In 1967, Israel and multiple Middle Eastern states were engaged in a bloody war. Israel effectively won the conflict, claiming multiple swath of territory including the Golan Heights from Syria and the West Bank. Now, the Palestinians and other surrounding Arab states are calling for Israel to return to its pre-1967 borders as part of a larger peace settlement. Is this justified? Would Israel be wise to accept? The issue has become increasingly significant in recent years because a number of countries around the world have unilaterally recognized a Palestinian state based on the pre-1967 borders. Brazil, Argentina, Bolivia, Uruguay and Ecuador are among them, and other countries around the world are expected to follow, helping press the issue and the debate forward. The United States has consistently condemned such diplomatic recognition, and has remained hostile or cool to the idea of returning to the 1967 borders.
Because Israel won the land during war, it is considered occupied territory under international law, and it is illegal for Israel to annex it.
If Israel was to return to its pre-1967 borders, it would have to withdraw from the West Bank and Gaza, both territories that it took it from the Palestinians, whom were not fighting the Israelis in the war. All territory won during wartime (and stolen from defenseless civilians) is illegitimate annexation, illegal under international law. The UN “moaned” because the Israelis were killing innocent civilians and acting as though International law/the Geneva Conventions were beneath them.
The fact that Arab states initiated the 1967 war does not justify Israel responding by annexing Palestinian territory. A just settlement would have been a return to the previous borders in exchange for security guarantees, etc. Instead, Israel unjustly used the opportunity to take land from an innocent people. And yet supporters of the status quo seem to think that one bad act justifies another bad act in return.
Brazilian President Luiz Inacio Lula da Silva said in 2006 that the pre-1967 borders uphold the “legitimate aspiration of the Palestinian people for a secure, united, democratic and economically viable state coexisting peacefully with Israel.”
Israel won the 1967 war, even thought this tiny nation was up against numerous Arab nations that aggressively initiated the conflict. It had and has a right, therefore, to govern territory it rightfully fought and died for.
Israel has been the victim of multiple major illegal wars of aggression on the part of the Arab world, most notably in 1948 and 1967. These wars invalidate any special claim made by Arabs and Palestinians to pre-1967 territory. If you illegally launch wars against an innocent state, there will be consequences. The loss of territory is one of such consequences, and it is permanent.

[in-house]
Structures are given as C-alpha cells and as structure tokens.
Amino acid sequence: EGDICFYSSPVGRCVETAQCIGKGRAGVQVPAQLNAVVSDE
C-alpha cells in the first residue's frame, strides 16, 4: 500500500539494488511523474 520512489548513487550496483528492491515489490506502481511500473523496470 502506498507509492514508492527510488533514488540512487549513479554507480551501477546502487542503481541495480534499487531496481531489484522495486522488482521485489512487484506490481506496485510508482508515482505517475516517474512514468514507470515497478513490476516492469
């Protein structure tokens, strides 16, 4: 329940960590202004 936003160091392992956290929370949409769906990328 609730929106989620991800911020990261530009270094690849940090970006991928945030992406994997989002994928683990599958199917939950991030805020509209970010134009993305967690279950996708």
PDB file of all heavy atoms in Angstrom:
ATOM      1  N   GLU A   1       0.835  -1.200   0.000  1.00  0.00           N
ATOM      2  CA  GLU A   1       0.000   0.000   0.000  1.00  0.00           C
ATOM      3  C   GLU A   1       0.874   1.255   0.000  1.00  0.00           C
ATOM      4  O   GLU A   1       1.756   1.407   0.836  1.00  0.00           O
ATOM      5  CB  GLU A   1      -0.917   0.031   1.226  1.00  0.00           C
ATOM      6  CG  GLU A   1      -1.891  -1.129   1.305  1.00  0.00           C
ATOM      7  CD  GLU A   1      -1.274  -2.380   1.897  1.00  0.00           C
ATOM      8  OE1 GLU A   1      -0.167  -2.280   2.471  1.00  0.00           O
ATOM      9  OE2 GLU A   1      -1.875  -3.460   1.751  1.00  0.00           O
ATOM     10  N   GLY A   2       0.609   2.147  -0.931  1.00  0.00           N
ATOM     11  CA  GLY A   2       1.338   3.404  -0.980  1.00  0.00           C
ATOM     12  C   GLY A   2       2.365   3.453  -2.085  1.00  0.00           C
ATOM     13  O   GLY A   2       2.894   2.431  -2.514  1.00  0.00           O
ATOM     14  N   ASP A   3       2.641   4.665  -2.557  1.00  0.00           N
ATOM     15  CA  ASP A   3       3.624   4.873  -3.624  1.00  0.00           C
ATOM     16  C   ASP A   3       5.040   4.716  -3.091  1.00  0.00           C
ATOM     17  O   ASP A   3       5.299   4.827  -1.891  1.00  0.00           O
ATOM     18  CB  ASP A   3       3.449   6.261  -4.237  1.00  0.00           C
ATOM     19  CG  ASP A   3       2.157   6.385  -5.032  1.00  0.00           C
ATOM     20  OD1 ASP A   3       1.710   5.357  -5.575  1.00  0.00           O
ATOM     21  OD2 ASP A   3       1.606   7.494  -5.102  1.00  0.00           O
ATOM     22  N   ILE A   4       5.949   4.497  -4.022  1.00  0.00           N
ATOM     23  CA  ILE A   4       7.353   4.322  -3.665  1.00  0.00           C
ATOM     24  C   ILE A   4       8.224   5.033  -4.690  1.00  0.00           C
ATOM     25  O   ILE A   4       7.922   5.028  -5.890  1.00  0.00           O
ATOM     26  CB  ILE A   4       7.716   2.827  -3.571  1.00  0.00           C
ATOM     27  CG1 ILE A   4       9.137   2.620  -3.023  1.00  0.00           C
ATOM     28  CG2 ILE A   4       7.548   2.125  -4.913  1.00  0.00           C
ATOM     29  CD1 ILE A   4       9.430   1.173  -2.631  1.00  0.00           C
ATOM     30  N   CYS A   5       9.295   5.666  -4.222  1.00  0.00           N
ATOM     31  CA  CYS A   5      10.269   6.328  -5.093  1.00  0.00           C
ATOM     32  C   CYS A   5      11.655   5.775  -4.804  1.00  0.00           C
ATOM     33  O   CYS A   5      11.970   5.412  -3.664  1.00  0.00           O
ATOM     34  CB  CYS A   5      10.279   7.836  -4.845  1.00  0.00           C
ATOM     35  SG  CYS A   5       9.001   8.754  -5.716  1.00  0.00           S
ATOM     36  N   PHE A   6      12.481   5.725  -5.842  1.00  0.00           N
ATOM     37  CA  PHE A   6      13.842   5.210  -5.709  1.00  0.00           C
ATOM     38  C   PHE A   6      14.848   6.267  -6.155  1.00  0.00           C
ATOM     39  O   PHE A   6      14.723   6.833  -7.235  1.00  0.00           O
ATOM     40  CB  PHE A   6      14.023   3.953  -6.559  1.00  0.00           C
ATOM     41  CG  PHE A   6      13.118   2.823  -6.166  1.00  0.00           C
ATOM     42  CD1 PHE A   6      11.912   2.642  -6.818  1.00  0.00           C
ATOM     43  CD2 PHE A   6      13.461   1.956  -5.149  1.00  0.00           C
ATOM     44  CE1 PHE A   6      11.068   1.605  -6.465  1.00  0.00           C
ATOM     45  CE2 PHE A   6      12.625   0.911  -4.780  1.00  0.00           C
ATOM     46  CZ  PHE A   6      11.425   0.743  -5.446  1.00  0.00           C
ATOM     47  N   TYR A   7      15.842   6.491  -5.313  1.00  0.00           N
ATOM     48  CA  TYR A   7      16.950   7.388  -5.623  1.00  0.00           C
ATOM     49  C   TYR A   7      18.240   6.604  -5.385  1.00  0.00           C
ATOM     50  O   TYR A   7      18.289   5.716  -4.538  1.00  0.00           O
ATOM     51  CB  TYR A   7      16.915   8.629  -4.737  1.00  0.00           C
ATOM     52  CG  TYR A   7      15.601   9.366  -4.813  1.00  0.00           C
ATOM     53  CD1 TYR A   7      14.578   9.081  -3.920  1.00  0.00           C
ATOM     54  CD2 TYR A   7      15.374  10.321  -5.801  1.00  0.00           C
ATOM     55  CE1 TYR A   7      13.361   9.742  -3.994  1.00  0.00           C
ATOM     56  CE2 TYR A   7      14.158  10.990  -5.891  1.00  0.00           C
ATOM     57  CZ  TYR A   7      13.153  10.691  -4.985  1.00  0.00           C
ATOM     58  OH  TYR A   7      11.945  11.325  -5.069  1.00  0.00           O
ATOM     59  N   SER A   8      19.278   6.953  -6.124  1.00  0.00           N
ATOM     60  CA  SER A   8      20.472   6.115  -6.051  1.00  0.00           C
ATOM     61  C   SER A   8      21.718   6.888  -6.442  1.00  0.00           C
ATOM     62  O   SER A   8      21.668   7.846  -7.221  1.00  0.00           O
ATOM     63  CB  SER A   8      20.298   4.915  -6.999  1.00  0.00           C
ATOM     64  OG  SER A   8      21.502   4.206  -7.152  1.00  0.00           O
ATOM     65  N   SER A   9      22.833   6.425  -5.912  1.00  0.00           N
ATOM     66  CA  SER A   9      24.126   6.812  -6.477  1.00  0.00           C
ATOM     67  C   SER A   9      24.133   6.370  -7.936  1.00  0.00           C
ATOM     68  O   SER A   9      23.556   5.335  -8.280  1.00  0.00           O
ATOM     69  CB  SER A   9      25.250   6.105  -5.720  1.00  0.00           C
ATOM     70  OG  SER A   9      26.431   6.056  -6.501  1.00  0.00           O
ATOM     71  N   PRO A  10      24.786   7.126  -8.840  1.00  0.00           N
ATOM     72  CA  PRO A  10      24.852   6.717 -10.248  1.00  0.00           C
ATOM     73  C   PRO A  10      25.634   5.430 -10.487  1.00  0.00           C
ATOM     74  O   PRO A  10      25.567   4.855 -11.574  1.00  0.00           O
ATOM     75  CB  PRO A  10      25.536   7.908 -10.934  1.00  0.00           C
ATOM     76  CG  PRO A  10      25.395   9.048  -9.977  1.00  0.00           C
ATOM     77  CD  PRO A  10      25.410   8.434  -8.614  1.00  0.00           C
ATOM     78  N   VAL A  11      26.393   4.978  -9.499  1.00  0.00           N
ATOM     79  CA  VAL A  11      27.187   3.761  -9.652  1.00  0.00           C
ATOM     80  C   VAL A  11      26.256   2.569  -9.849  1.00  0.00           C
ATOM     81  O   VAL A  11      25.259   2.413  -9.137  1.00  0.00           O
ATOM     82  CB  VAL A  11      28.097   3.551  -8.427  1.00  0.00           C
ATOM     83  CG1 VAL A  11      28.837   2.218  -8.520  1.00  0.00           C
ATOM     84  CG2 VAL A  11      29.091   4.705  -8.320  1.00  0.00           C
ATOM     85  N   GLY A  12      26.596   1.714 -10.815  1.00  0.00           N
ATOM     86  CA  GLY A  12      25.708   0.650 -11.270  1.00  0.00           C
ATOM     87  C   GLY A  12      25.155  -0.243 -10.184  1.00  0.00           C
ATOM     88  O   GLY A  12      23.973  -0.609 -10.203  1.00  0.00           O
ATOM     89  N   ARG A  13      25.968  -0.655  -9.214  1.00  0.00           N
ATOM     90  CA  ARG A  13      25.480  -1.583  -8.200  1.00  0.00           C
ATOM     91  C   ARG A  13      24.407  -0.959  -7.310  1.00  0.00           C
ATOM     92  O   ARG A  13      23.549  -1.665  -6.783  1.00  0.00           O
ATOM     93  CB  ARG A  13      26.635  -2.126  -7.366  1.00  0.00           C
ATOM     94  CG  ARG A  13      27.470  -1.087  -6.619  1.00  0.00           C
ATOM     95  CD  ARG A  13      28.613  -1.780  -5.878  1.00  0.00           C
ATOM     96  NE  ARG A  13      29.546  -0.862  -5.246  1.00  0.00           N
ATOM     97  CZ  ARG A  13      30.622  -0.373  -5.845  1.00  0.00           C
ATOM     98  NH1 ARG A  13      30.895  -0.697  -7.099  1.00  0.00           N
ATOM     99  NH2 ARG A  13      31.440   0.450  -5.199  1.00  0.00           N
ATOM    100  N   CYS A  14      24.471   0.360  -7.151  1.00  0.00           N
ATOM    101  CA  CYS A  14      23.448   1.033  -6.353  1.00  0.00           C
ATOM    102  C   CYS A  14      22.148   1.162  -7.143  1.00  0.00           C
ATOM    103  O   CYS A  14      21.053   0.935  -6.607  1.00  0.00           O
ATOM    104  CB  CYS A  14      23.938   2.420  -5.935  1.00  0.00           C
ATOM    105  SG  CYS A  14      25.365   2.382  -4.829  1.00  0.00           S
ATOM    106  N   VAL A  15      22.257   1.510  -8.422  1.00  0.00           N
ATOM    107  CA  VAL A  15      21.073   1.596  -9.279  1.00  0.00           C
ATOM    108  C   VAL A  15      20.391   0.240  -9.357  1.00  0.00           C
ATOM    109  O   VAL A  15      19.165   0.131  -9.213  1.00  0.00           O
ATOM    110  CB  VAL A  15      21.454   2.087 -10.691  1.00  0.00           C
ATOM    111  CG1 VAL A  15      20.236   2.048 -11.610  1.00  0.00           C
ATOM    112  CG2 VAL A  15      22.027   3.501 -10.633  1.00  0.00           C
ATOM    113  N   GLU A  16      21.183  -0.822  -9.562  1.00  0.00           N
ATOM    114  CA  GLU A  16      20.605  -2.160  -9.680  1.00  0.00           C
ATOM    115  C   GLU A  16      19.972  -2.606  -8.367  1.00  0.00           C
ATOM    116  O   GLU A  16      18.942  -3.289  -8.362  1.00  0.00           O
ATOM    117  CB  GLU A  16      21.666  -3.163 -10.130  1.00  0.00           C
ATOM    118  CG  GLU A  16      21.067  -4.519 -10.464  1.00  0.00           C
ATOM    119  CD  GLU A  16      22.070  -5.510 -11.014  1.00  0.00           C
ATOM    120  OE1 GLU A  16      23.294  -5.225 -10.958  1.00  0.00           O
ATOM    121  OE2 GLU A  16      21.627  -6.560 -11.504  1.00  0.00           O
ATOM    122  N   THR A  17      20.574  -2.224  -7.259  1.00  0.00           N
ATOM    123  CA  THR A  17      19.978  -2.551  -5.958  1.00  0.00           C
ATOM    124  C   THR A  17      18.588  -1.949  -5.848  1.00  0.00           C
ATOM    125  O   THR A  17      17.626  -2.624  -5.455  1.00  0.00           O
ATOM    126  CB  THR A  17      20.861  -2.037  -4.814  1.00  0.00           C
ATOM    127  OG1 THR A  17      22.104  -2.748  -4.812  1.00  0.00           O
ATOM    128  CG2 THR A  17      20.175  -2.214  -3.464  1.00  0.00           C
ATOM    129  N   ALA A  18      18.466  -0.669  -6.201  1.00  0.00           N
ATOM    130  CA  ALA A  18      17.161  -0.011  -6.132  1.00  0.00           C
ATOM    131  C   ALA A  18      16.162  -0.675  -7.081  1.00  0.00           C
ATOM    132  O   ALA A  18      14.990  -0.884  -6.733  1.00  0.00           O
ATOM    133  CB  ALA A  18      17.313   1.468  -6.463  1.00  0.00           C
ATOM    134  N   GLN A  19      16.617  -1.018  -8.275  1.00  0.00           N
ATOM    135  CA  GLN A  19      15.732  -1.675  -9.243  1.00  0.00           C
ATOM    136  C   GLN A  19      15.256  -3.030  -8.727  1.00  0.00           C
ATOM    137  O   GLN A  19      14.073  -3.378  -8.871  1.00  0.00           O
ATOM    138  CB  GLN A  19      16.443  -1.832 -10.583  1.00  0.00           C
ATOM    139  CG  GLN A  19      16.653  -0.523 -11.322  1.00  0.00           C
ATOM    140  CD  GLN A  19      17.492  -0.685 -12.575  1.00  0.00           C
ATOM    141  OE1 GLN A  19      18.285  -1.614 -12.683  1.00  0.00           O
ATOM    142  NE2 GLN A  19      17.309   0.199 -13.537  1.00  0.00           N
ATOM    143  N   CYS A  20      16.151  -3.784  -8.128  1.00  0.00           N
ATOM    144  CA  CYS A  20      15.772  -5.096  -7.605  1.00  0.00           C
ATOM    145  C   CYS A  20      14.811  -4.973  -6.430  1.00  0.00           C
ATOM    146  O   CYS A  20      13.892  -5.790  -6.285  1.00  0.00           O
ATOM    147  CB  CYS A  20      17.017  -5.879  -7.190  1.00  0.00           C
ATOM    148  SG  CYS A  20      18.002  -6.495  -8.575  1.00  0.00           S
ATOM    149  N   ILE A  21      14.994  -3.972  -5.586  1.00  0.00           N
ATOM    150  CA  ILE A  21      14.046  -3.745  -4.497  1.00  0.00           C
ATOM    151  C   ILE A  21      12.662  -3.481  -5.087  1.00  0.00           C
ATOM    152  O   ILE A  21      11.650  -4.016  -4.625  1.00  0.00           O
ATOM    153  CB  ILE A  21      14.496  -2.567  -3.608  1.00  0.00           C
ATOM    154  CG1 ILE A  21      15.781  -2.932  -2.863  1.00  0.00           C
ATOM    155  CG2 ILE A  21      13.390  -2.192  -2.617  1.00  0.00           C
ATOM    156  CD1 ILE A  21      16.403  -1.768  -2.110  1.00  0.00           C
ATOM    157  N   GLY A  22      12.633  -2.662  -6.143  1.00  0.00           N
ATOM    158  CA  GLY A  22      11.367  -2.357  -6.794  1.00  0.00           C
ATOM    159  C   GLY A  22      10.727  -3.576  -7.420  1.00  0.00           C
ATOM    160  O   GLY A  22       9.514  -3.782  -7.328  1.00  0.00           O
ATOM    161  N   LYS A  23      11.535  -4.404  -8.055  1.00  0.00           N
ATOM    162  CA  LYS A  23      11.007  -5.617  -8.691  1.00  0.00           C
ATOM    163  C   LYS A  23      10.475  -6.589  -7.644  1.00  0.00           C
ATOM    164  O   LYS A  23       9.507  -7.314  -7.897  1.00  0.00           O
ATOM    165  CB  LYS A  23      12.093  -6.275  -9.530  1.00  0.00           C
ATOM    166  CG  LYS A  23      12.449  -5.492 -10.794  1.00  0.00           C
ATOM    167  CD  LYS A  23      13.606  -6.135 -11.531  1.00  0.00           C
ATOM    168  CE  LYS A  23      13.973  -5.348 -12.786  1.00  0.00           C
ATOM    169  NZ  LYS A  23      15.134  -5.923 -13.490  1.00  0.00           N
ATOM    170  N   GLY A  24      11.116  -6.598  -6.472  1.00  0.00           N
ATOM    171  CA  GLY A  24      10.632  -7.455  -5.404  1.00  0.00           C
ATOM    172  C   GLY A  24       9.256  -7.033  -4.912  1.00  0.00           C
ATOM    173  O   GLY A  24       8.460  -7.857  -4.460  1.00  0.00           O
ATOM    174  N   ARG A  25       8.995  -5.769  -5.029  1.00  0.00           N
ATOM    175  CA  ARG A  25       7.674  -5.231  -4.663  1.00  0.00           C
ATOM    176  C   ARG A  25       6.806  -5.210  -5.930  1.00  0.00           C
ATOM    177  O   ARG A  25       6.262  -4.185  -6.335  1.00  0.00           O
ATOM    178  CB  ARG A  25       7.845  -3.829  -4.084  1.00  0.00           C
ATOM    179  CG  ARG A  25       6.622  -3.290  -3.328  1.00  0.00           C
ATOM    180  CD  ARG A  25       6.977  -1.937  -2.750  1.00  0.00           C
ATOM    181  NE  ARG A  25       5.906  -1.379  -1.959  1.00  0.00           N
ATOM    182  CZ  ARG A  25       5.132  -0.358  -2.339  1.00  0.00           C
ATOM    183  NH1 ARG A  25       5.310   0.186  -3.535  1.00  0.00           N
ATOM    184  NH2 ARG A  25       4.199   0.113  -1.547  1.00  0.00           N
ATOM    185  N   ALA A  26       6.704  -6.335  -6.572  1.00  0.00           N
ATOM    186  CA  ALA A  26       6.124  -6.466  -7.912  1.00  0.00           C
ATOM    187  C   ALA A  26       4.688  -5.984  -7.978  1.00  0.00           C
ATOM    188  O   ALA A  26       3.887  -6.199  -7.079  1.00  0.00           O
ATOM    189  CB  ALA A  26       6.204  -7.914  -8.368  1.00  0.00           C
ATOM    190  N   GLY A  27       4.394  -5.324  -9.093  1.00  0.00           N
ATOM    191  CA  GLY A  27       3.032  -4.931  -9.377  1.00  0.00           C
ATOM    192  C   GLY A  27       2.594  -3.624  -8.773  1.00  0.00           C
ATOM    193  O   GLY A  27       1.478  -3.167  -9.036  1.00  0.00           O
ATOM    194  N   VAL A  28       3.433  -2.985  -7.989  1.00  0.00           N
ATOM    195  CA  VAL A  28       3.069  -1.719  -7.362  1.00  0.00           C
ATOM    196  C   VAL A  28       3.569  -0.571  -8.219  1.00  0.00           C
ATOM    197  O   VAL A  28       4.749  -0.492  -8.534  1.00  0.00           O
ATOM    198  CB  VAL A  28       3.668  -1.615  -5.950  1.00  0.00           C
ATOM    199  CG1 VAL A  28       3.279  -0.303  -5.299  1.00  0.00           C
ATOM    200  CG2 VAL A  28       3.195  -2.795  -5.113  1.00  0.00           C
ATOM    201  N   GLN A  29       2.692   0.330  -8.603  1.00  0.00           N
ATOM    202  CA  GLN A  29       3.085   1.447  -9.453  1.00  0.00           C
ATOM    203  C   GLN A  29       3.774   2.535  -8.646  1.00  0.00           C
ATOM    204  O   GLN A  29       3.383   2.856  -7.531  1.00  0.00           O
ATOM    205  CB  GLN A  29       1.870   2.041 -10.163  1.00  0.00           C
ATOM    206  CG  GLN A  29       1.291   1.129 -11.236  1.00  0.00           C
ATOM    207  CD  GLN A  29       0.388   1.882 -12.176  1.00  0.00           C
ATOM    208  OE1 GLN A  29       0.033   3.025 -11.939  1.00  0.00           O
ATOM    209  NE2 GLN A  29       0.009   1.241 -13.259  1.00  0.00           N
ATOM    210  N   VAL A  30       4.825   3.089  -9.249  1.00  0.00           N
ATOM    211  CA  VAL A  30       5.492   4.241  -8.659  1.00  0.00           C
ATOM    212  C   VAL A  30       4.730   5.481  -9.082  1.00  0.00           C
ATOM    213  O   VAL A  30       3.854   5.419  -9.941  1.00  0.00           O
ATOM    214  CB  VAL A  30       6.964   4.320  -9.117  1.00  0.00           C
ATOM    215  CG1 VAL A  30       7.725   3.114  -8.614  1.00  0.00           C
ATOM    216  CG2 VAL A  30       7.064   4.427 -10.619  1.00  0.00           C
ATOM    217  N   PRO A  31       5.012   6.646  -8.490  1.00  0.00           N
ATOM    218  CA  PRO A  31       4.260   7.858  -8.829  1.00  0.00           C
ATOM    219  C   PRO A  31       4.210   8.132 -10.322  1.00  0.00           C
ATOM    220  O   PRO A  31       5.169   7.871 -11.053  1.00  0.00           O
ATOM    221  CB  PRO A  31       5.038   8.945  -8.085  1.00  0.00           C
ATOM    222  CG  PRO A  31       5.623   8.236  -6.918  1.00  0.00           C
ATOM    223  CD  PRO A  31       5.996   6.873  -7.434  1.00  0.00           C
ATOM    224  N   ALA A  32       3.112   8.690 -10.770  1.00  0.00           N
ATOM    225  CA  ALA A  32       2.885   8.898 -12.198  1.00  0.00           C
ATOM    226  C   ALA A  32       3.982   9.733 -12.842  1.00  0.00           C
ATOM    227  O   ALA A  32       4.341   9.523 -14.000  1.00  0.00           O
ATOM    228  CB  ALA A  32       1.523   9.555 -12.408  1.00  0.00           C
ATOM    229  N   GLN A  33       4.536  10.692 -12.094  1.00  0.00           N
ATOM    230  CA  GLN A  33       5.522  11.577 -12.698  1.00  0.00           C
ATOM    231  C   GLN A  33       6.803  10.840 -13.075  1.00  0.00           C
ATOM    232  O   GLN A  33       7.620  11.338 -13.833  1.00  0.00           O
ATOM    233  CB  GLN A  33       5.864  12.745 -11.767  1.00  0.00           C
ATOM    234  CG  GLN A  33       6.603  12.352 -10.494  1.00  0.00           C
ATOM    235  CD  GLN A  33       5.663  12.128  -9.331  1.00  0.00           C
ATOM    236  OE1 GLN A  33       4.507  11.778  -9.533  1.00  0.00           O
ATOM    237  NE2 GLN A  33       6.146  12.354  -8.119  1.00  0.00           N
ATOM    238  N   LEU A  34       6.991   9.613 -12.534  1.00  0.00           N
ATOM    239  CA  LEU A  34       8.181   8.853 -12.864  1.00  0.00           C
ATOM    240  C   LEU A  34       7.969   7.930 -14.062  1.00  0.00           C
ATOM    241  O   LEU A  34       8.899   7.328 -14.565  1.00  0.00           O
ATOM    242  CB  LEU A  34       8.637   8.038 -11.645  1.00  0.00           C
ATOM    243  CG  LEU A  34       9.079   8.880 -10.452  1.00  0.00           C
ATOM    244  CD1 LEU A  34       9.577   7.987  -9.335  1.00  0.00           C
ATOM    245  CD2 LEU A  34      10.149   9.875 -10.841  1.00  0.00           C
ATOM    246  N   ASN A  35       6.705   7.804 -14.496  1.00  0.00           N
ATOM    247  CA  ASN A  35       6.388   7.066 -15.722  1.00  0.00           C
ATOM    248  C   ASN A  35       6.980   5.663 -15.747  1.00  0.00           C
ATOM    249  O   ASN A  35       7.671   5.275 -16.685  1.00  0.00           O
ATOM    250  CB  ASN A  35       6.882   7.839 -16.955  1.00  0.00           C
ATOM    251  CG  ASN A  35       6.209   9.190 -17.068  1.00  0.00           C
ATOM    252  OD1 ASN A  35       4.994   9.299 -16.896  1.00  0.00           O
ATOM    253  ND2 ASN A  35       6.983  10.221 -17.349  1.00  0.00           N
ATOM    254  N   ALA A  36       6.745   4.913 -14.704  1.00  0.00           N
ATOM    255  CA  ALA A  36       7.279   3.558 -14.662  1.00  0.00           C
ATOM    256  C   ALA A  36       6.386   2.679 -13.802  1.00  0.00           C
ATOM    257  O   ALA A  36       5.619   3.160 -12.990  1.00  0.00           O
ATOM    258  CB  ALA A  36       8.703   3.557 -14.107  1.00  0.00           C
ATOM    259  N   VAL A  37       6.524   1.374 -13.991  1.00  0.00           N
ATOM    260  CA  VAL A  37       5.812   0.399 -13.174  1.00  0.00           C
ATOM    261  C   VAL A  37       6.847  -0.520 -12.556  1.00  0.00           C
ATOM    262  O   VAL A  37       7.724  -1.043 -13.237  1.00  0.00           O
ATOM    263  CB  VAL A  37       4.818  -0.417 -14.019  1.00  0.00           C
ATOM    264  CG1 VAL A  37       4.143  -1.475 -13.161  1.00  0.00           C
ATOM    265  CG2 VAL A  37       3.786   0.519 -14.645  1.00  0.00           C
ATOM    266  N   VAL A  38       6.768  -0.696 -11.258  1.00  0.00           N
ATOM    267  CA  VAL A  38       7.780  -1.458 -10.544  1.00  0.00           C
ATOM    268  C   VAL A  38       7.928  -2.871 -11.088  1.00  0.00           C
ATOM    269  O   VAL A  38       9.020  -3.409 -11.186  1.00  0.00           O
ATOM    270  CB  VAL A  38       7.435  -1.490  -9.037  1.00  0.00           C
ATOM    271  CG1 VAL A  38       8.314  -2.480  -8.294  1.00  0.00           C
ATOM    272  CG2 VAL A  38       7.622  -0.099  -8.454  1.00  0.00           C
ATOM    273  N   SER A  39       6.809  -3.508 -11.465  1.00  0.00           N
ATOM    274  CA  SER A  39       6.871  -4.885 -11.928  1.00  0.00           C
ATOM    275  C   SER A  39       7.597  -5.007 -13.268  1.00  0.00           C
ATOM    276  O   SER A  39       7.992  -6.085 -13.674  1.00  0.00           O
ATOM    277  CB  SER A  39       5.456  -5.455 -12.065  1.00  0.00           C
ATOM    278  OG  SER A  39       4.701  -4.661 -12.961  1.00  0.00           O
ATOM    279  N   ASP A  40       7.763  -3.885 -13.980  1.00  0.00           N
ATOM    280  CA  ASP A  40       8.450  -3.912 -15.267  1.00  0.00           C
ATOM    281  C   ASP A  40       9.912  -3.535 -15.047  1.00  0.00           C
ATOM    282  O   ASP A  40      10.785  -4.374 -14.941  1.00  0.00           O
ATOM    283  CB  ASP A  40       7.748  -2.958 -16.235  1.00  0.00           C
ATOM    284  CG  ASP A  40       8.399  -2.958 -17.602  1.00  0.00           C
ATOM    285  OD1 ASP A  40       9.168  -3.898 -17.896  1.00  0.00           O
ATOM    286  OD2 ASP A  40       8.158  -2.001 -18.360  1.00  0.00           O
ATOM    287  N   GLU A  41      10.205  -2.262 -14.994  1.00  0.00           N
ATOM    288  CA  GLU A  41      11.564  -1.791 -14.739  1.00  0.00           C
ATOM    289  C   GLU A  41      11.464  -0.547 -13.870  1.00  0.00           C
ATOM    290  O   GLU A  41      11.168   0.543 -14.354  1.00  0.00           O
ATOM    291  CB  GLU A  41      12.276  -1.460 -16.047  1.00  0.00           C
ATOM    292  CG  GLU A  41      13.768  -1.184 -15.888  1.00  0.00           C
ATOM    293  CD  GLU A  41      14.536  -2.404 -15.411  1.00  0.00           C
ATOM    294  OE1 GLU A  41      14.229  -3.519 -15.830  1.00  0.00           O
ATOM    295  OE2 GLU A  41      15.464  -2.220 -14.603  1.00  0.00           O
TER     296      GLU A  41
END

As is explained in the below section, the minimal slivers of territory that Israel claimed and that it seeks to maintain through a peace settlement [ie, after returning 90% of the pre-1967 territory], is very important to its national security as it offers a buffer against future Arab wars of aggression. For this critical purpose of national survival, the annexed land serves a legally legitimate purpose, especially considering that the Arab wars of aggression were what caused the annexation of the land in the first place. In such circumstances, a nation that won a defensive war has a right to set terms to ensure against future wars of aggression.
The UN actually guaranteed Israel’s right to “safe and secure boundaries” in Resolution 242.
The Middle East, and the world more generally, is a far different place than it was in 1967. There is a significantly smaller risk that Arab states will gang up in a conventional war against Israel. This owes significantly to the fact that Israel is much more powerful militarily, Arab states are less powerful relatively, and the military alliances and dynamics in the region tend to favor Israel more. All of this means that maintaining a buffer in Israel, with the post-1967 borders, for the sake of defending against a collective Arab assault is highly unreasonable. Israel does not need this buffer. It can return to its pre-1967 borders.
Israel won the 1967 war, demonstrating that despite a major coordinated Arab attack on Israel, it could defend its pre-1967 borders adequately. This puts the lie to the central argument that the pre-1967 borders are indefensible. They defended them before under extremely hostile conditions; they can defend them again now under less conventionally threatening conditions, with a greater conventional military capacity to wage a defense, and with the unwavering support of the United States.
“We can never totally return to the indefensible pre-1967 borders, … We simply cannot afford to make Israel [9 miles] wide again at its center. We can’t allow the Palestinians to be a couple [miles] from [Tel Aviv’s] Ben Gurion Airport in the age of shoulder-fire missiles with the capacity to shoot down jumbo jets. But that doesn’t mean we must remain in every corner of the West Bank or in Gaza, where fewer than 10,000 Jews, living next to 1.3 million Palestinians, have been protected by twice as many soldiers.”
To access the second half of this Issue Report Login or Buy Issue Report
To access the second half of all Issue Reports Login or Subscribe Now